The dark round seeds are made into buttons and necklaces. The wood splits easily and is made into baskets.[13]

The fruit of S. drummondii are poisonous and can cause skin rashes;[13] they have been used to stupefy fish.[14] The foliage may also be toxic to livestock.[13]

Notable specimens[edit]

  • The US national champion Sapindus saponaria var. drummondii is located in southern Johnson County, Kansas and measures 59 ft. (18 m) tall, 39 ft. (11.9 m) wide crown spread with a trunk circumference of 10 1/2 ft. (3.2 m) in. at 4 1/2 ft. (1.4 m).[15]
  • The US national champion Sapindus saponaria var. saponaria is located in Hawaii County, Hawaii and measures 71 ft. (21.6 m) tall, 68 ft. (20.7 m) wide crown spread with a trunk circumference of 160.5 inches (408 cm) at 4 1/2 ft. (1.4 m).[16]


  1. ^ a b IUCN SSC Global Tree Specialist Group & Botanic Gardens Conservation International (BGCI) (2020). "Sapindus saponaria". IUCN Red List of Threatened Species. 2020: e.T156771087A156771089. doi:10.2305/IUCN.UK.2020-1.RLTS.T156771087A156771089.en. Retrieved 27 June 2022.
  2. ^ a b c "Sapindus saponaria". Germplasm Resources Information Network (GRIN). Agricultural Research Service (ARS), United States Department of Agriculture (USDA). Retrieved 2010-11-02.
  3. ^ a b c Matt Turner (2009). Remarkable Plants of Texas: Uncommon Accounts of Our Common Natives (Corrie Herring Hooks Series). Austin: University of Texas Press. pp. 95–97. ISBN 978-0-292-71851-7.
  4. ^ USDA, NRCS (n.d.). "Sapindus saponaria". The PLANTS Database ( Greensboro, North Carolina: National Plant Data Team. Retrieved 5 November 2015.
  5. ^ Hugo E. Delgado Sumar, Los recursos curativos vegetales en la medicina tradicional peruana
  6. ^ Louis Girault, Kallawaya - guérisseurs itinérants des Andes. Recherches sur les pratiques médicinales et magiques. Paris 1984. p. 301. Cholokke, Sulluku (K). Sapindus saponaria
  7. ^ César del Solar Meza, Rainer Hostnig (2006): Litograbados indígenas en la arquitectura colonial del Departamento del Cusco, Perú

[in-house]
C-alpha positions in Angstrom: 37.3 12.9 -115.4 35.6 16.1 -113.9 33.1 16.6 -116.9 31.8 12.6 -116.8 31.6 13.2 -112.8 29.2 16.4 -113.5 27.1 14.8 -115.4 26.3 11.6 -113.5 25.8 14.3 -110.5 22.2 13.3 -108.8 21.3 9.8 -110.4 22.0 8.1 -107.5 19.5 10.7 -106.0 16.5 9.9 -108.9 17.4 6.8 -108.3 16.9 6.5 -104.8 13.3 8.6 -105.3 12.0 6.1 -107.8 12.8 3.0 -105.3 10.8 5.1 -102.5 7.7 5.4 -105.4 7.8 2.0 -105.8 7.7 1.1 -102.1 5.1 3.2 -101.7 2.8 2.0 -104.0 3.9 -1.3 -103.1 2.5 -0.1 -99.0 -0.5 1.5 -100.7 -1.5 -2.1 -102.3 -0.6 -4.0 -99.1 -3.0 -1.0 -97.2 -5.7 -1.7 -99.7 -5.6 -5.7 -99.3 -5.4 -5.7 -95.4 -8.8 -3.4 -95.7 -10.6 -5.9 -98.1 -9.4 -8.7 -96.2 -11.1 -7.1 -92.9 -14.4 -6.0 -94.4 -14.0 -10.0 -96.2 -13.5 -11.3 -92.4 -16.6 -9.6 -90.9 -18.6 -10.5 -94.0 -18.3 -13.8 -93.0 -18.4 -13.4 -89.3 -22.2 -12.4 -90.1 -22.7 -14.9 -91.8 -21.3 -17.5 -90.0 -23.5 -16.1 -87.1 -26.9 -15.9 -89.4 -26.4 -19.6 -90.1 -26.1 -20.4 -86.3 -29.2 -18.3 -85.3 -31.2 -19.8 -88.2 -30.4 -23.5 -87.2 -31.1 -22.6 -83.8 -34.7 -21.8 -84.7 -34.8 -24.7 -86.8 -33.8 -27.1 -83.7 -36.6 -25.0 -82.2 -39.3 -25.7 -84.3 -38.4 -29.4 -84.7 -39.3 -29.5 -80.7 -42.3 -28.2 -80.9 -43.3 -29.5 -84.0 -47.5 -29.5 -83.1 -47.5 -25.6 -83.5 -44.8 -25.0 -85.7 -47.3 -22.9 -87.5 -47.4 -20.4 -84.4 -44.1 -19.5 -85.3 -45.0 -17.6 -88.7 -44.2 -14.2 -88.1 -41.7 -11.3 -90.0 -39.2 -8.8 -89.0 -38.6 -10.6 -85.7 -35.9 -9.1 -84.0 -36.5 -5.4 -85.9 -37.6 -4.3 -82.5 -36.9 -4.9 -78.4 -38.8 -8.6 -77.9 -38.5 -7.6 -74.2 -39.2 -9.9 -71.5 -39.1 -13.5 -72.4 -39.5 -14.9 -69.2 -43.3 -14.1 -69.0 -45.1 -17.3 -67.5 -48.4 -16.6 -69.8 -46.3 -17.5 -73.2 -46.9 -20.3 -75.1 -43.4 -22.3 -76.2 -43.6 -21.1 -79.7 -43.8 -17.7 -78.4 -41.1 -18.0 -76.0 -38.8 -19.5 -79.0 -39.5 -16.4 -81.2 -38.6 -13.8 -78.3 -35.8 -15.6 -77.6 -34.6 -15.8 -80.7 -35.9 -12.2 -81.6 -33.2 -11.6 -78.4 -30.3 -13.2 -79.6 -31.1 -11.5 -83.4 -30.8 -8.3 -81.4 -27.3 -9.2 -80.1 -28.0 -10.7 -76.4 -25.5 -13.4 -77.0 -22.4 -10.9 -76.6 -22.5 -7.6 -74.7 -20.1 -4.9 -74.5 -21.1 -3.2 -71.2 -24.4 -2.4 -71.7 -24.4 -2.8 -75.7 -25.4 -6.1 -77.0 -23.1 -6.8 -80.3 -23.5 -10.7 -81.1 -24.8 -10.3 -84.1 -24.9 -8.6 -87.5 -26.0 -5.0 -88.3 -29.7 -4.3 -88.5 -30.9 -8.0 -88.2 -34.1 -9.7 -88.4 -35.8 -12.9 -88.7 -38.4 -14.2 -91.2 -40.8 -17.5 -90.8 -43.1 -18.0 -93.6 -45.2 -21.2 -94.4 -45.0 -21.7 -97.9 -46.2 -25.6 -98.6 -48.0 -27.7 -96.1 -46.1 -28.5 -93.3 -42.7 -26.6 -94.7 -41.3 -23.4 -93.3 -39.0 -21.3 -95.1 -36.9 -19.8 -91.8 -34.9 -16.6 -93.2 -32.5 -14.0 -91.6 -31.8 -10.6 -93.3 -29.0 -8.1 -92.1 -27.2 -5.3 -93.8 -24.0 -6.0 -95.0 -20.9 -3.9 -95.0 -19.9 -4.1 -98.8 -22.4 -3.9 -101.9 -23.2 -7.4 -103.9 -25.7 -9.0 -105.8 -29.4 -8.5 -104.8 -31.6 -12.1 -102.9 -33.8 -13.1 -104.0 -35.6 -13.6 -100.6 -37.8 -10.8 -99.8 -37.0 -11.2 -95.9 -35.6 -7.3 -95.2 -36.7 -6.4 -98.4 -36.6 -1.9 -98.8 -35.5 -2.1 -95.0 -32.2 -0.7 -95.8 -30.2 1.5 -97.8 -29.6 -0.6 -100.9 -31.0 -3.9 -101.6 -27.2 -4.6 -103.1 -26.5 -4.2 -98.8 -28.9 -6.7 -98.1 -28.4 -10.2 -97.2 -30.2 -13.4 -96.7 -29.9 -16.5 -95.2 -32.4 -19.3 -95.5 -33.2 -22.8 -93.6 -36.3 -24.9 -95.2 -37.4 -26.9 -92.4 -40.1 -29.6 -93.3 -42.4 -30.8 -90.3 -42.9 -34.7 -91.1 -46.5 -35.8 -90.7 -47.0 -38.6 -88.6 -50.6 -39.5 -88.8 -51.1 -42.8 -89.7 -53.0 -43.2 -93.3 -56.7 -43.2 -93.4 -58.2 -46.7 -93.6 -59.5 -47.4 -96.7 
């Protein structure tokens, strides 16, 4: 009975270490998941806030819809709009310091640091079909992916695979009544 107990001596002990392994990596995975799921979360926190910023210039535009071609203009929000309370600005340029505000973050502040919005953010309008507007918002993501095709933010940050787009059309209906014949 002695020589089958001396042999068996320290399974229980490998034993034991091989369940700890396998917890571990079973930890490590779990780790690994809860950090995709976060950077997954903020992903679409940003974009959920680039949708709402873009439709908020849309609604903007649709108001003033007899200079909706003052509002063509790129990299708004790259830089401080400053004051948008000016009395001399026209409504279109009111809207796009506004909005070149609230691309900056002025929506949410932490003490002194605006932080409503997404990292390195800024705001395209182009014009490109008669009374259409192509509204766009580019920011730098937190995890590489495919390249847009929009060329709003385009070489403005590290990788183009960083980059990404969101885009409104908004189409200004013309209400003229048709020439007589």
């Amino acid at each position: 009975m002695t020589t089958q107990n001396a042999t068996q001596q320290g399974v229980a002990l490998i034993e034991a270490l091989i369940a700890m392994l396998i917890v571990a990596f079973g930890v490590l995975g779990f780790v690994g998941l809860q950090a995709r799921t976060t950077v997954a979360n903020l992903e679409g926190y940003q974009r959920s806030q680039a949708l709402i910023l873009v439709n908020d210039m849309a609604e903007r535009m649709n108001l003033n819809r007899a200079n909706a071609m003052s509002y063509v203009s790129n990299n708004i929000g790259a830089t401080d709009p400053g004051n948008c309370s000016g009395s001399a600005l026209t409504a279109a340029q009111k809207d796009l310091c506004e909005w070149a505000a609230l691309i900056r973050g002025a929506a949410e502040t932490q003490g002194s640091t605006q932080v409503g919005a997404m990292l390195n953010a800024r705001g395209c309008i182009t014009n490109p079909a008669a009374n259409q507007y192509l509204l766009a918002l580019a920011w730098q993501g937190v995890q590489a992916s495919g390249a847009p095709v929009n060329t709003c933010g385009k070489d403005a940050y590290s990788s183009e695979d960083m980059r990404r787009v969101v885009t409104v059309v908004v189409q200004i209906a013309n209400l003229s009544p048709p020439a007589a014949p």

8. ^ a b "Sapindus saponaria". Hawaiian Native Plant Propagation Database. University of Hawaiʻi at Mānoa. Retrieved 2010-11-02.
  9. ^ "Sapindus saponaria var. drummondii". Integrated Taxonomic Information System. Retrieved 2010-11-02.
  10. ^ McNair, D.M.; Andresen, S. (2020). "Soapberry (Sapindus L.) in Arizona" (PDF). Phytoneuron: 1–23.
  11. ^ "Sapindus saponaria var. saponaria". Integrated Taxonomic Information System. Retrieved 2010-11-02.
  12. ^ a b Standley, Paul C.; Blake, S. F. (1923). "Trees and Shrubs of Mexico (Oxalidaceae-Turneraceae)". Contributions from the United States National Herbarium. Washington, D.C.: Department of Botany, Smithsonian Institution. 23 (3): 709. JSTOR 23492504.
  13. ^ a b c Little, Elbert L. (1994) [1980]. The Audubon Society Field Guide to North American Trees: Western Region (Chanticleer Press ed.). Knopf. p. 543. ISBN 0394507614.
  14. ^ Peattie, Donald Culross (1953). A Natural History of Western Trees. New York: Bonanza Books. p. 628.
  15. ^ American Forests (2007). "Western Soapberry Record". Retrieved June 29, 2012.
  16. ^ American Forests (2017). "Wingleaf Soapberry Record". Retrieved November 28, 2020.

External links[edit]